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Whilst this plot device seems cliched these days, back in 1979 this was still pretty fresh as a film plot twist. It was handled by director Fred Walton with noticeable aplomb as the scene builds and builds with palbable tension which eventually erupts into one of the most tense scenes in horror history. In this clip the killer elaborates what he wants with his victim. And the result is utterly chilling.

This scene is interesting as the police are shown as condescending and just a little bit stupid. The fact that they don’t take the victim seriously only adds to the tension. The fact that they can’t trace the call quickly also gives the killer another advantage. The killer has a plan and is in complete control. He uses the telephone as an instrument with which to first destroy his victim emotionally and psychologically and then finish her off when he comes down the stairs. Two out of three isn’t bad.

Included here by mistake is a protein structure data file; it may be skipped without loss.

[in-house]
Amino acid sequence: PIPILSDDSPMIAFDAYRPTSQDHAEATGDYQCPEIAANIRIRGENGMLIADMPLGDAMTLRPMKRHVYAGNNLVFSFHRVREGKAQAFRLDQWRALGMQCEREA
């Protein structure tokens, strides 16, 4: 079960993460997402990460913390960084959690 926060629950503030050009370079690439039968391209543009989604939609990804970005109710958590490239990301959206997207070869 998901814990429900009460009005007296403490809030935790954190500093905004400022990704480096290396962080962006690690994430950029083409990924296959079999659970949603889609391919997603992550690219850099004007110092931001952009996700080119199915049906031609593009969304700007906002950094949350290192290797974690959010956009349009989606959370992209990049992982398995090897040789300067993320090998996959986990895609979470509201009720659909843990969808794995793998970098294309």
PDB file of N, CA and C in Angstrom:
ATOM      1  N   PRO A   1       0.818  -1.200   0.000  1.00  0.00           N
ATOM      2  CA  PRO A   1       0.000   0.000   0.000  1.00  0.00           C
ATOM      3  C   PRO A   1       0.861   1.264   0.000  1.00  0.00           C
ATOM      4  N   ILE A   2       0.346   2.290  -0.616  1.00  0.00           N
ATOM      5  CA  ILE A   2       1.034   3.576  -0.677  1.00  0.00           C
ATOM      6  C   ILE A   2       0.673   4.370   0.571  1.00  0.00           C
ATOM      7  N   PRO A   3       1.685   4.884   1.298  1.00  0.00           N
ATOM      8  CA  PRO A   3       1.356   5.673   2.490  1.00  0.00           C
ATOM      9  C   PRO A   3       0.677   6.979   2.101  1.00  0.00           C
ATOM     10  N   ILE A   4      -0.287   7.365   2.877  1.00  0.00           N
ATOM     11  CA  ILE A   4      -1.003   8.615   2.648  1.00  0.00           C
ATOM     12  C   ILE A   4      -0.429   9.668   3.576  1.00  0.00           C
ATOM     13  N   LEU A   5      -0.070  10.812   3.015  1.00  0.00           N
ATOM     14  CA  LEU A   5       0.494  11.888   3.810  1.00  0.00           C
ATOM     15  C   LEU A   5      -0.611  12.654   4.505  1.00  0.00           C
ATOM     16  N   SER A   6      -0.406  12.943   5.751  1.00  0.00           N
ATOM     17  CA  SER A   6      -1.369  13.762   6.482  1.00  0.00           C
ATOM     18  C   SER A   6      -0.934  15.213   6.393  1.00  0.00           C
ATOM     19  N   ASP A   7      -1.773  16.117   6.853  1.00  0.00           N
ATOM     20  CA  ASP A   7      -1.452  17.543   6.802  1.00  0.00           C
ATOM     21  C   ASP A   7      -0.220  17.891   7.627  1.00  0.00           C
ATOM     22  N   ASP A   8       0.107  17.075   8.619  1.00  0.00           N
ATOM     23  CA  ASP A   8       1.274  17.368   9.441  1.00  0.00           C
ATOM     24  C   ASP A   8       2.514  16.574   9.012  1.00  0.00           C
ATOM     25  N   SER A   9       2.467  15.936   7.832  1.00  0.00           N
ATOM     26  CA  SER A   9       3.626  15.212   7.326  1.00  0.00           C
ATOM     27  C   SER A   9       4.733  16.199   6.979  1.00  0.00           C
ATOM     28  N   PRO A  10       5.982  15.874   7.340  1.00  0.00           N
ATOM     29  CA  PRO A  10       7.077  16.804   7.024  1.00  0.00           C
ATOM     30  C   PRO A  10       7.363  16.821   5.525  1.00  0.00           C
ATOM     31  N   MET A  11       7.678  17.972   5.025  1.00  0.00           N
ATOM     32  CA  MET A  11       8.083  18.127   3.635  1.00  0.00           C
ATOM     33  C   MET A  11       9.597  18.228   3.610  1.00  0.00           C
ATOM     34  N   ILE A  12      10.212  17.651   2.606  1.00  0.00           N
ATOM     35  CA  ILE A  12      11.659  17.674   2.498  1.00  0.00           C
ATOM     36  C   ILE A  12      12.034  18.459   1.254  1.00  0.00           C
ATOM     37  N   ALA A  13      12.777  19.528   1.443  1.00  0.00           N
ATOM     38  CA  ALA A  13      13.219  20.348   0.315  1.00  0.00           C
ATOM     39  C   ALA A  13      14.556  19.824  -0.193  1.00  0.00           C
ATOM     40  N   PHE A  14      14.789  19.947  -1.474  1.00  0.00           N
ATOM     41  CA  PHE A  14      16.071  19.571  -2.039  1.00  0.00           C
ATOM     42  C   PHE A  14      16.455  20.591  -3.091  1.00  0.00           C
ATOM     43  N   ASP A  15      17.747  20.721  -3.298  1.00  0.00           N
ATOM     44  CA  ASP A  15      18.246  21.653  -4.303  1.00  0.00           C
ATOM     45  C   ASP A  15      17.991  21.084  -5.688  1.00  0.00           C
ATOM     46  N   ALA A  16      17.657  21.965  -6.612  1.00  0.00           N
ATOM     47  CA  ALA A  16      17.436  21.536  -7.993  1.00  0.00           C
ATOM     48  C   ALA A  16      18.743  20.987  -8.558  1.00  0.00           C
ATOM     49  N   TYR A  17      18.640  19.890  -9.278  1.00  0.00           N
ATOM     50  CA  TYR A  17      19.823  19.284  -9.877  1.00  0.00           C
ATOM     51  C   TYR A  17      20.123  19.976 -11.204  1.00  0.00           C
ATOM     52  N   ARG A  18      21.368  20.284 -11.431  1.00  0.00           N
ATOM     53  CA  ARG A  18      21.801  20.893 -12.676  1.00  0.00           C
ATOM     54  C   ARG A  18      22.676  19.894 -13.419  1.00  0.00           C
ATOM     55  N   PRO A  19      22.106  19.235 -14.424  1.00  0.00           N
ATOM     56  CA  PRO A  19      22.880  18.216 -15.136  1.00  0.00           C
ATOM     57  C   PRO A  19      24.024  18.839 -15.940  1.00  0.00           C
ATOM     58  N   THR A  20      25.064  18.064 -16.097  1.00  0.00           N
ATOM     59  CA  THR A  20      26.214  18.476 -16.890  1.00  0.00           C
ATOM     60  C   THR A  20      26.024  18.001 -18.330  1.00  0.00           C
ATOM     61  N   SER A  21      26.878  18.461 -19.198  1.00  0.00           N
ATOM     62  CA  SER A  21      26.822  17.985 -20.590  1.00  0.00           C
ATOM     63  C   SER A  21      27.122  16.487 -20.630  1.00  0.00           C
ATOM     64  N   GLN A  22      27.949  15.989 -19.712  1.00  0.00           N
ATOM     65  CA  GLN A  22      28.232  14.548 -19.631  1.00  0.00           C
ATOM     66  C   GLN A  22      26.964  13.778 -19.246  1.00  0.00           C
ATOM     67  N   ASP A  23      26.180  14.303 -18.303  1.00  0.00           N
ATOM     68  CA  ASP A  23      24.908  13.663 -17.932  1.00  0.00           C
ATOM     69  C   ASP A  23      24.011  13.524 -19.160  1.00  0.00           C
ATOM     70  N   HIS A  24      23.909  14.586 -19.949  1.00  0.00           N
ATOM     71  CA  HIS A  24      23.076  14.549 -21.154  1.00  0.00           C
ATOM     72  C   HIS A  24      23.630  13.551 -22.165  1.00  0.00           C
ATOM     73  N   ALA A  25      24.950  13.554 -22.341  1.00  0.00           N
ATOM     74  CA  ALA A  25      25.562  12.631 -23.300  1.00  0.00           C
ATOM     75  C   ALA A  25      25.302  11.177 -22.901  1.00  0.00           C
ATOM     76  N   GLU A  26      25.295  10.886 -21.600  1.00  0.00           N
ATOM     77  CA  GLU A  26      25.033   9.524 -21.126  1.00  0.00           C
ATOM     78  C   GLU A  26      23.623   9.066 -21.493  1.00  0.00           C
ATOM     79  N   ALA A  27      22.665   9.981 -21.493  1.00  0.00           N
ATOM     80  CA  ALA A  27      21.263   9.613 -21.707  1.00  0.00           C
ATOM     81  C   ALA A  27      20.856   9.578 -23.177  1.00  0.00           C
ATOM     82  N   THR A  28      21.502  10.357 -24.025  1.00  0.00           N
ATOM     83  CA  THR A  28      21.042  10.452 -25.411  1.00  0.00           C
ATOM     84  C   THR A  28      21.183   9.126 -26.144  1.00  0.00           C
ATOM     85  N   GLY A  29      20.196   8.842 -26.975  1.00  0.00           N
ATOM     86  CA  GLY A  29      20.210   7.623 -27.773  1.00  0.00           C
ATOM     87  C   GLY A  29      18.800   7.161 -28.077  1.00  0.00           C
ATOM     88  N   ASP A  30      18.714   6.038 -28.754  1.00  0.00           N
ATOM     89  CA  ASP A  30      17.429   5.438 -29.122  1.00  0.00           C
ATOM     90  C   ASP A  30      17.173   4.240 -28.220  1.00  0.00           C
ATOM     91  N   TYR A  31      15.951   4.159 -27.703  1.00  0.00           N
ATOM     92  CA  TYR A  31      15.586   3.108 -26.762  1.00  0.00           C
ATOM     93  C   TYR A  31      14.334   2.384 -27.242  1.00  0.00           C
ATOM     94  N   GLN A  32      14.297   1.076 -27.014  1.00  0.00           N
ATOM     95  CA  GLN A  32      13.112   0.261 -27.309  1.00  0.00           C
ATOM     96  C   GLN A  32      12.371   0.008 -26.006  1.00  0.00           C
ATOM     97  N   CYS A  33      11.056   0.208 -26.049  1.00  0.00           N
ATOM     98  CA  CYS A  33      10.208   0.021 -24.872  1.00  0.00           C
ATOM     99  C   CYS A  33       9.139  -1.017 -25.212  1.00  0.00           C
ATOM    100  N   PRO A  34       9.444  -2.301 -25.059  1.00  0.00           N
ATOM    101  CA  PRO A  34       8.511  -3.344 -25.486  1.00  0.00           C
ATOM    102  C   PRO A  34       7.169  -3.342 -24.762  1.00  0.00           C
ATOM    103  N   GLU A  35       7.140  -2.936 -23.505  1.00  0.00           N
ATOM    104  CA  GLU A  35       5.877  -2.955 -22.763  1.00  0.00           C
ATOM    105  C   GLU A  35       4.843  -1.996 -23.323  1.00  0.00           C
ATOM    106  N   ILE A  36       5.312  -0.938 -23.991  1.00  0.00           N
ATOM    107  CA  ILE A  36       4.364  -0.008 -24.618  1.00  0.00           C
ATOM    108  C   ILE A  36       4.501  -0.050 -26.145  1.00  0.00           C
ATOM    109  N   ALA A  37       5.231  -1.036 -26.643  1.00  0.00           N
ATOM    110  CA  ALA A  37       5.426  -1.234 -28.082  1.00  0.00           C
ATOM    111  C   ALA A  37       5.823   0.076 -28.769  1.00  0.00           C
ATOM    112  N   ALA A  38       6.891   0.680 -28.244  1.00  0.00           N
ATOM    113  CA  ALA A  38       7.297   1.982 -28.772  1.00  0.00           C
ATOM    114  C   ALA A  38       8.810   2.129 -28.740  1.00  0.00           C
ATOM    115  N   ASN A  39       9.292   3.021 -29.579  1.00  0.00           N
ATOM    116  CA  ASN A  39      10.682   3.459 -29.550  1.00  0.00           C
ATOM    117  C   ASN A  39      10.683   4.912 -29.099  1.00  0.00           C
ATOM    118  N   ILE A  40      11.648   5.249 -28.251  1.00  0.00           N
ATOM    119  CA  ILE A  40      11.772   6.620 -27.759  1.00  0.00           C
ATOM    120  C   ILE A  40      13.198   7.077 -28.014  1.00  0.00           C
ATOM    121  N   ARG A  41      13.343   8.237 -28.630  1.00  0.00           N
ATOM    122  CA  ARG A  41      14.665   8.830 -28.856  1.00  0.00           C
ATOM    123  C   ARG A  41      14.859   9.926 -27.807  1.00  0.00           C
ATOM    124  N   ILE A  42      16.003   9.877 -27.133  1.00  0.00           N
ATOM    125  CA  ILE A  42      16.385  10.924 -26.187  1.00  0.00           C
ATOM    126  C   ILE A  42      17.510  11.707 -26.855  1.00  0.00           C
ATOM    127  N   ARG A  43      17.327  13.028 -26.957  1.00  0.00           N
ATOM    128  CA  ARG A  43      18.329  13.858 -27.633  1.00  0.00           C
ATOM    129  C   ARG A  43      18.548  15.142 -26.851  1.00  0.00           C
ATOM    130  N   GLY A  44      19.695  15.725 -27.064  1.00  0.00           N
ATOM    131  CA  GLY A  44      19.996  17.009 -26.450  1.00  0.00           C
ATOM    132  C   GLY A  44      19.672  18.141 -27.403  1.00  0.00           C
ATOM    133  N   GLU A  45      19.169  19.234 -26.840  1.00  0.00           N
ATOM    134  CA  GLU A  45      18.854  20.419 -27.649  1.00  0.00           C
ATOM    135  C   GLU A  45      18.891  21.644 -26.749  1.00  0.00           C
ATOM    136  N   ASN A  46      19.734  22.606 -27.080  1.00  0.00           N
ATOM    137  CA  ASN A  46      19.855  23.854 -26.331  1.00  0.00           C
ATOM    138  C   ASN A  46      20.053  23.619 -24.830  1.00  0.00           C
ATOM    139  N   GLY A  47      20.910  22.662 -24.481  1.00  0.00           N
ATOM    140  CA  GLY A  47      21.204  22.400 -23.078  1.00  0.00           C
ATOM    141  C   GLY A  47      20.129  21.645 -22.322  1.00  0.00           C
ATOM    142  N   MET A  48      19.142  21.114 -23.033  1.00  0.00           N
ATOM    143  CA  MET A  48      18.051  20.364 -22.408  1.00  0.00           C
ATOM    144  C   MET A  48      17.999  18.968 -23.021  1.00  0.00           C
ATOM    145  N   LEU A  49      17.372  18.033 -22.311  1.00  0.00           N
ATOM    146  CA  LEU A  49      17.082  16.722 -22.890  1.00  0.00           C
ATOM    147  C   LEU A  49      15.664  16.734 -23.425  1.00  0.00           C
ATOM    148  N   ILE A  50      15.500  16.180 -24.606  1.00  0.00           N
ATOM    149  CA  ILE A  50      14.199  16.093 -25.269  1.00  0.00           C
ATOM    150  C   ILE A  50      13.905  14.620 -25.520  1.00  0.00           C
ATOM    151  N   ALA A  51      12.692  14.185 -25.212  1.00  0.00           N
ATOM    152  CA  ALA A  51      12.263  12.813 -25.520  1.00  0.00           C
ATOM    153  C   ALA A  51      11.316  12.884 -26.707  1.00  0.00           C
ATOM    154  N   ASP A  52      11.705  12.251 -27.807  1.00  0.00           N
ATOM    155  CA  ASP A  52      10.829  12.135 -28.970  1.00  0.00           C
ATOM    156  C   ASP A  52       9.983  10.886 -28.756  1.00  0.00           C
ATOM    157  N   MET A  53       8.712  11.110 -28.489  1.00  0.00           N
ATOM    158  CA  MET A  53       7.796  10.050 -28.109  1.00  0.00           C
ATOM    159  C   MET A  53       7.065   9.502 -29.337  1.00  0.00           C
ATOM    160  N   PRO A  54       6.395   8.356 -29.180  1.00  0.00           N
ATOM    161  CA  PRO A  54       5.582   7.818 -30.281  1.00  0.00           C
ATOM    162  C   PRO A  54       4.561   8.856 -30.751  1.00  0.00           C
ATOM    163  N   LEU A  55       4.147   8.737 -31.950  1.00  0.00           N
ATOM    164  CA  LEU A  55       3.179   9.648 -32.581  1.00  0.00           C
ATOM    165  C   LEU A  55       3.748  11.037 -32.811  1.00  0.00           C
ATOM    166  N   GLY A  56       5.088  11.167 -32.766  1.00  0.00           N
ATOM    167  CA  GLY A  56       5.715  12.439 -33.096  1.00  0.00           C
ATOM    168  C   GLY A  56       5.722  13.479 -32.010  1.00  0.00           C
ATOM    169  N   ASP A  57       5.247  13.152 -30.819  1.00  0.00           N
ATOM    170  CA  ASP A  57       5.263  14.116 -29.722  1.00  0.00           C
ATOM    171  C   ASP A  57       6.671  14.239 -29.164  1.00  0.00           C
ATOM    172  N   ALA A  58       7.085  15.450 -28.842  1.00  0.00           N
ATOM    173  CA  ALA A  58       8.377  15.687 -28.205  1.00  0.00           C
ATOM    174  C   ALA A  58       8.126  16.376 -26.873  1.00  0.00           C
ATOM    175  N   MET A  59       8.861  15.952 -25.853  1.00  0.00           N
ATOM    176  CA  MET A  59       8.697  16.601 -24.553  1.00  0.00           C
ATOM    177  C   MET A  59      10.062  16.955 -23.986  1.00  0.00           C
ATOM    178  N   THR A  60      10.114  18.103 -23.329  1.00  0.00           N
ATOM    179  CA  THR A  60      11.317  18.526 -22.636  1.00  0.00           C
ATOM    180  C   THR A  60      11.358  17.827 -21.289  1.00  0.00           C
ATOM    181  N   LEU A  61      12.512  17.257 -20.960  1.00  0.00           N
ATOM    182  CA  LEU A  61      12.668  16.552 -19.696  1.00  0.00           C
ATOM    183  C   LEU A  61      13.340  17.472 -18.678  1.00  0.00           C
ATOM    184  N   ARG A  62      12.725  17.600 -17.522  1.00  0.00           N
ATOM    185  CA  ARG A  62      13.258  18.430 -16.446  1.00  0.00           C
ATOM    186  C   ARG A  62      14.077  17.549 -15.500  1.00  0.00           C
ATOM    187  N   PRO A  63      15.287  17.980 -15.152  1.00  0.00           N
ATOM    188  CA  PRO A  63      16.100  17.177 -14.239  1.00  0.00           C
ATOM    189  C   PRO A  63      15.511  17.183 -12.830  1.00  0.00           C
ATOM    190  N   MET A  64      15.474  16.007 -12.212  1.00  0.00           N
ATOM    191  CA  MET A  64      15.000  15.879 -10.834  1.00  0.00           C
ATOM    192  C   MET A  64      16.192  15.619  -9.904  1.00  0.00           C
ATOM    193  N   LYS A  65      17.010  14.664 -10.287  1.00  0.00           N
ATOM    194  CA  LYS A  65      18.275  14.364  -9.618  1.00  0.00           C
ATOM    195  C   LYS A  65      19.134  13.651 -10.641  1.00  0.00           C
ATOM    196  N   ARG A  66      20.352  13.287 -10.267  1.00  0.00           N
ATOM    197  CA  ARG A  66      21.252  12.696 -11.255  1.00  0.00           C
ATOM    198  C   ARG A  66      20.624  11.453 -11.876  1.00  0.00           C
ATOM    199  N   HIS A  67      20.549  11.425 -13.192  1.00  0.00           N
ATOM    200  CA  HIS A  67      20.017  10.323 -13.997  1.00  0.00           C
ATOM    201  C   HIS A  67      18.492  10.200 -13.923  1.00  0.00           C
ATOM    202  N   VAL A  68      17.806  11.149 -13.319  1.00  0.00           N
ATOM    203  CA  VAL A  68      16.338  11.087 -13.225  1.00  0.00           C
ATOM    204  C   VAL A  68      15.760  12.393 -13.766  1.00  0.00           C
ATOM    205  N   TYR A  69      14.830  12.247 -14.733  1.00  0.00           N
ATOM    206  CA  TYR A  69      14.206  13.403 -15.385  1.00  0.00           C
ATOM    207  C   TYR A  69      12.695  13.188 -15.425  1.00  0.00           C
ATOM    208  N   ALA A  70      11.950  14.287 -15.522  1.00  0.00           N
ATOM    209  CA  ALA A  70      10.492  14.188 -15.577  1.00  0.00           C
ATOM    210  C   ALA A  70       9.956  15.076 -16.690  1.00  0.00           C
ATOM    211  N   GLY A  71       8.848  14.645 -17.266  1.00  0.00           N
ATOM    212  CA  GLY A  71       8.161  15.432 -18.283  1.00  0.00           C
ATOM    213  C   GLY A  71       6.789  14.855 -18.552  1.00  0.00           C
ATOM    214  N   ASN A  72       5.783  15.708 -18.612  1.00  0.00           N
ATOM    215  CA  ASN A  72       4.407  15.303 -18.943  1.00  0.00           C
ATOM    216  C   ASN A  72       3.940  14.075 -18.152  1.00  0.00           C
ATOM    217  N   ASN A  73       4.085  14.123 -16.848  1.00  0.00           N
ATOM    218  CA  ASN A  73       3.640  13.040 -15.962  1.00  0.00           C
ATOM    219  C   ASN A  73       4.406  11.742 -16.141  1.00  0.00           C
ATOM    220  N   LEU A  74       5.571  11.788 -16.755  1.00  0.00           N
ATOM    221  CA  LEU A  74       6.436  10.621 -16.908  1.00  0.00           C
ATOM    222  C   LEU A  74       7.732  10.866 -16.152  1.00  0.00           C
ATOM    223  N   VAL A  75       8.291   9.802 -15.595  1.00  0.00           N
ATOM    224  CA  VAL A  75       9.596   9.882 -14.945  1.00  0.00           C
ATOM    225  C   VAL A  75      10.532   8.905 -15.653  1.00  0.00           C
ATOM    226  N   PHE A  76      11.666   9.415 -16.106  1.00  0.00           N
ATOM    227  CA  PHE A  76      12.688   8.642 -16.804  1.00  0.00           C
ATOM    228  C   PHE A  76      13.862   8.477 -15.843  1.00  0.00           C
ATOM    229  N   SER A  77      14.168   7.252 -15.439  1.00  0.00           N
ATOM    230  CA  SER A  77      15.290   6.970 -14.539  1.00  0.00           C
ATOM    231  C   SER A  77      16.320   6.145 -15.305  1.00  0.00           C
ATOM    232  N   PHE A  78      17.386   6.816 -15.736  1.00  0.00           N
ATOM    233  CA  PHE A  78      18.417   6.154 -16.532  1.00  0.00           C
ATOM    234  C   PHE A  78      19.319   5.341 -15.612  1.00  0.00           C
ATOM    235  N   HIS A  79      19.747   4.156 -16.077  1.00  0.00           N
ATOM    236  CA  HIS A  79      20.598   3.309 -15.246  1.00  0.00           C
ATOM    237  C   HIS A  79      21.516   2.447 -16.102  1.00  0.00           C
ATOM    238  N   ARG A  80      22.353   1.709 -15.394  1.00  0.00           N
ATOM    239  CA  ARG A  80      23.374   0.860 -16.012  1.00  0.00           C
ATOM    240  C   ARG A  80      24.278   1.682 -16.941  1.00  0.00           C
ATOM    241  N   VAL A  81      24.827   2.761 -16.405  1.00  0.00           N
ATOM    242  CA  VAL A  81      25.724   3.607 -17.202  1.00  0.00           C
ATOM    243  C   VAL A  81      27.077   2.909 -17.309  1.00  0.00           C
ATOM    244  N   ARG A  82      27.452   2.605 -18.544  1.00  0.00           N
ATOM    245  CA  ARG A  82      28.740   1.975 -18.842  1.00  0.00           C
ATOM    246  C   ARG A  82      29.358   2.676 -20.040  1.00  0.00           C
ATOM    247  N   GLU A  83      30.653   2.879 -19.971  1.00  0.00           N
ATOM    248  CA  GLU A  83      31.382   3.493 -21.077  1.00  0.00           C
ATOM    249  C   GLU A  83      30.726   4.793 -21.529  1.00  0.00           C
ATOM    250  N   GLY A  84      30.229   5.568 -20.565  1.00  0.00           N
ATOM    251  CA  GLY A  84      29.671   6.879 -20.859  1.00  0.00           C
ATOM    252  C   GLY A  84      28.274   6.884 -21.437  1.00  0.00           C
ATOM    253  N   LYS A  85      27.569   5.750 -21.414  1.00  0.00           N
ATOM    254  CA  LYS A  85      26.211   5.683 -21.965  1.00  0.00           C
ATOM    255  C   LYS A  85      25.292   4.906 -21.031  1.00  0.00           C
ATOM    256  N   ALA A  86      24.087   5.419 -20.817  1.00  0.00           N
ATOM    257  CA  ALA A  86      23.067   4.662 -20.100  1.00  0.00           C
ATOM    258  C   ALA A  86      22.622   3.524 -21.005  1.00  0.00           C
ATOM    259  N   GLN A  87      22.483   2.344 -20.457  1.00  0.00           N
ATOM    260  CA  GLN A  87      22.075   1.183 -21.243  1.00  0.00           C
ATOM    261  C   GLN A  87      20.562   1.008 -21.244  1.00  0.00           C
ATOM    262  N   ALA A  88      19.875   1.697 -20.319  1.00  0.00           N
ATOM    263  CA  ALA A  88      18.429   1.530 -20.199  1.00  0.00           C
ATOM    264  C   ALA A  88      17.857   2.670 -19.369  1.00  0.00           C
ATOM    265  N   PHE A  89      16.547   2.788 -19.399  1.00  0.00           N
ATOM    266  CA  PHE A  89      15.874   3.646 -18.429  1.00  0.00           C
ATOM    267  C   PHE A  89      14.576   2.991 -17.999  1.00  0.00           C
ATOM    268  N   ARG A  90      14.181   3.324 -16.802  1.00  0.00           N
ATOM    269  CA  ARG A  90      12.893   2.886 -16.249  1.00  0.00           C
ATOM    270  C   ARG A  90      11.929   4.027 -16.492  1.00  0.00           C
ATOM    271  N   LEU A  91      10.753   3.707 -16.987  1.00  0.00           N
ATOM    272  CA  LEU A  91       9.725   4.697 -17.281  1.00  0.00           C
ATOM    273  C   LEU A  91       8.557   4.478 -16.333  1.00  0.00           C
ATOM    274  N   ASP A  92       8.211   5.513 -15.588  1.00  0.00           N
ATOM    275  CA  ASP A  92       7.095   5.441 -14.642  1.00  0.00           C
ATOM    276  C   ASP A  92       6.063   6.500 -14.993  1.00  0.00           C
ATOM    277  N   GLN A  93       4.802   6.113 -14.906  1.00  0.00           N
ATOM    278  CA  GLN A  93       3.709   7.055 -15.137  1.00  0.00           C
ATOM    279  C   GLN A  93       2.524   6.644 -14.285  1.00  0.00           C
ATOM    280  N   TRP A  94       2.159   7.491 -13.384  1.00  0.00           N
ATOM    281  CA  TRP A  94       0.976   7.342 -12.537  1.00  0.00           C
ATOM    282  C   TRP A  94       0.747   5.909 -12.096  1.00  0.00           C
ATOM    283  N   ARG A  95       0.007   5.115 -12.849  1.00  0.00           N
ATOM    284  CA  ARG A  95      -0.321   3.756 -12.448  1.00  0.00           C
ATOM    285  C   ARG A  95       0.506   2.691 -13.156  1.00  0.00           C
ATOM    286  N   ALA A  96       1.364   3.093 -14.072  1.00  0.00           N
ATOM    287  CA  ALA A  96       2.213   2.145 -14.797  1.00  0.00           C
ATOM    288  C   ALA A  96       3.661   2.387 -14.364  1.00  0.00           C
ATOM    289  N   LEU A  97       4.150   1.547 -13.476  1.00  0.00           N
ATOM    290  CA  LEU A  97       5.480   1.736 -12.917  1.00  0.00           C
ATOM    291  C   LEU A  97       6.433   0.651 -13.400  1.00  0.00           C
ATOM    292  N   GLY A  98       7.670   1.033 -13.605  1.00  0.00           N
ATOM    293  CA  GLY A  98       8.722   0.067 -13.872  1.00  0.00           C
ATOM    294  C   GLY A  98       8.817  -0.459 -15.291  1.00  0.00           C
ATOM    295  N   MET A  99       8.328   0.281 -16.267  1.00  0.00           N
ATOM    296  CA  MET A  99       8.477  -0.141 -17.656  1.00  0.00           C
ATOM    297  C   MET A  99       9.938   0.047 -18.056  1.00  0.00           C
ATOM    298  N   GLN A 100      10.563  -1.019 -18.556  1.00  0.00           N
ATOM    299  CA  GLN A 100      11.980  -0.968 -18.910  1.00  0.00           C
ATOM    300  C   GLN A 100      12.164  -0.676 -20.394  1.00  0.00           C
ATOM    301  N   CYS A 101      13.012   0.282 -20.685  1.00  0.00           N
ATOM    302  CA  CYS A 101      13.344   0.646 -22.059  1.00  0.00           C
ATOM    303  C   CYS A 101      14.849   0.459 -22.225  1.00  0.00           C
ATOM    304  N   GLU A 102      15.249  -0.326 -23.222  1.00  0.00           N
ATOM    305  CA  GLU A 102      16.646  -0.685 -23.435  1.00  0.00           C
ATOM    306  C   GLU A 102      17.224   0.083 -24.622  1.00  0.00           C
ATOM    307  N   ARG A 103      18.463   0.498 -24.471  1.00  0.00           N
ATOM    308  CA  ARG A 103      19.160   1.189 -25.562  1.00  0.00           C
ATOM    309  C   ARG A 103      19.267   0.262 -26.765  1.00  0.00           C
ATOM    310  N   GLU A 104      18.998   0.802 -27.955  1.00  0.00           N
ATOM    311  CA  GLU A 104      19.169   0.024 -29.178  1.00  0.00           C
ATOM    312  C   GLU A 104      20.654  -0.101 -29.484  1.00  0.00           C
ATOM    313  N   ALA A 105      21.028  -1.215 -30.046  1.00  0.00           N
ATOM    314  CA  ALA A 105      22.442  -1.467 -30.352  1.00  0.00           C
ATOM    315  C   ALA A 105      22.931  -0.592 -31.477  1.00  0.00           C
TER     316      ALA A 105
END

The filmmakers knew that the ‘calls are coming from inside the house’ was so well known amongst American teenagers that they even used this plot device as central to the films advertising. They reckoned if audiences knew what was a major part of the film they’d flock to see the film rather than thinking that a huge plot twist was being divulged and stay away in droves. The filmmakers were right as the film was a huge success and rightly so. Heres a TV spot for the film.